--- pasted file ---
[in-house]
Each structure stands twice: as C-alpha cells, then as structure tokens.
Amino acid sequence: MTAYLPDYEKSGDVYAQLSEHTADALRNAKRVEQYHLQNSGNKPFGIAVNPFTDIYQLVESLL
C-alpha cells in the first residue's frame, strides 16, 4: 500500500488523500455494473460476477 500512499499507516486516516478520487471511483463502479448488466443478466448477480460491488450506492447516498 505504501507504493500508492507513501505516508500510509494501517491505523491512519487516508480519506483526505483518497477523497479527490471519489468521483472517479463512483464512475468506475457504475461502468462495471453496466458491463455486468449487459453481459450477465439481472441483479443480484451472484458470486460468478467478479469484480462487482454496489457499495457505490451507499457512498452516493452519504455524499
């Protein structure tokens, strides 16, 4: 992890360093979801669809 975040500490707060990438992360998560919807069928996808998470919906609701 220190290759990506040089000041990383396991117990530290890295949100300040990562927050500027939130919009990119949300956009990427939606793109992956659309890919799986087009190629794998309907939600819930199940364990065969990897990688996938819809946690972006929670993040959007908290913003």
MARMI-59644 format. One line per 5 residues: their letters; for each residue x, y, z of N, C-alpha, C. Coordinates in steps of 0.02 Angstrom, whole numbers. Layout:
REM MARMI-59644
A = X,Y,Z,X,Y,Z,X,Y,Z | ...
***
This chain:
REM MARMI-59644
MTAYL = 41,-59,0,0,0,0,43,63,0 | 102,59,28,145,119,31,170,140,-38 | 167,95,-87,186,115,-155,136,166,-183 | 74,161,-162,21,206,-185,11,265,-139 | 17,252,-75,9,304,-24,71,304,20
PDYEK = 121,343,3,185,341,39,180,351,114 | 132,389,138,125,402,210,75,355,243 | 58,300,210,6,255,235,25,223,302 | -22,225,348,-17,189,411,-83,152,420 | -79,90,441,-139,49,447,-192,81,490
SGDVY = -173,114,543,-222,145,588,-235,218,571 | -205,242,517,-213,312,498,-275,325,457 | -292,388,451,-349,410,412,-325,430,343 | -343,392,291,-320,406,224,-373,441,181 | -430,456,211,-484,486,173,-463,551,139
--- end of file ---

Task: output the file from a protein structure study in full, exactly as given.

[in-house]
Each structure stands twice: as C-alpha cells, then as structure tokens.
Amino acid sequence: MTAYLPDYEKSGDVYAQLSEHTADALRNAKRVEQYHLQNSGNKPFGIAVNPFTDIYQLVESLL
C-alpha cells in the first residue's frame, strides 16, 4: 500500500488523500455494473460476477 500512499499507516486516516478520487471511483463502479448488466443478466448477480460491488450506492447516498 505504501507504493500508492507513501505516508500510509494501517491505523491512519487516508480519506483526505483518497477523497479527490471519489468521483472517479463512483464512475468506475457504475461502468462495471453496466458491463455486468449487459453481459450477465439481472441483479443480484451472484458470486460468478467478479469484480462487482454496489457499495457505490451507499457512498452516493452519504455524499
């Protein structure tokens, strides 16, 4: 992890360093979801669809 975040500490707060990438992360998560919807069928996808998470919906609701 220190290759990506040089000041990383396991117990530290890295949100300040990562927050500027939130919009990119949300956009990427939606793109992956659309890919799986087009190629794998309907939600819930199940364990065969990897990688996938819809946690972006929670993040959007908290913003």
MARMI-59644 format. One line per 5 residues: their letters; for each residue x, y, z of N, C-alpha, C. Coordinates in steps of 0.02 Angstrom, whole numbers. Layout:
REM MARMI-59644
A = X,Y,Z,X,Y,Z,X,Y,Z | ...
***
This chain:
REM MARMI-59644
MTAYL = 41,-59,0,0,0,0,43,63,0 | 102,59,28,145,119,31,170,140,-38 | 167,95,-87,186,115,-155,136,166,-183 | 74,161,-162,21,206,-185,11,265,-139 | 17,252,-75,9,304,-24,71,304,20
PDYEK = 121,343,3,185,341,39,180,351,114 | 132,389,138,125,402,210,75,355,243 | 58,300,210,6,255,235,25,223,302 | -22,225,348,-17,189,411,-83,152,420 | -79,90,441,-139,49,447,-192,81,490
SGDVY = -173,114,543,-222,145,588,-235,218,571 | -205,242,517,-213,312,498,-275,325,457 | -292,388,451,-349,410,412,-325,430,343 | -343,392,291,-320,406,224,-373,441,181 | -430,456,211,-484,486,173,-463,551,139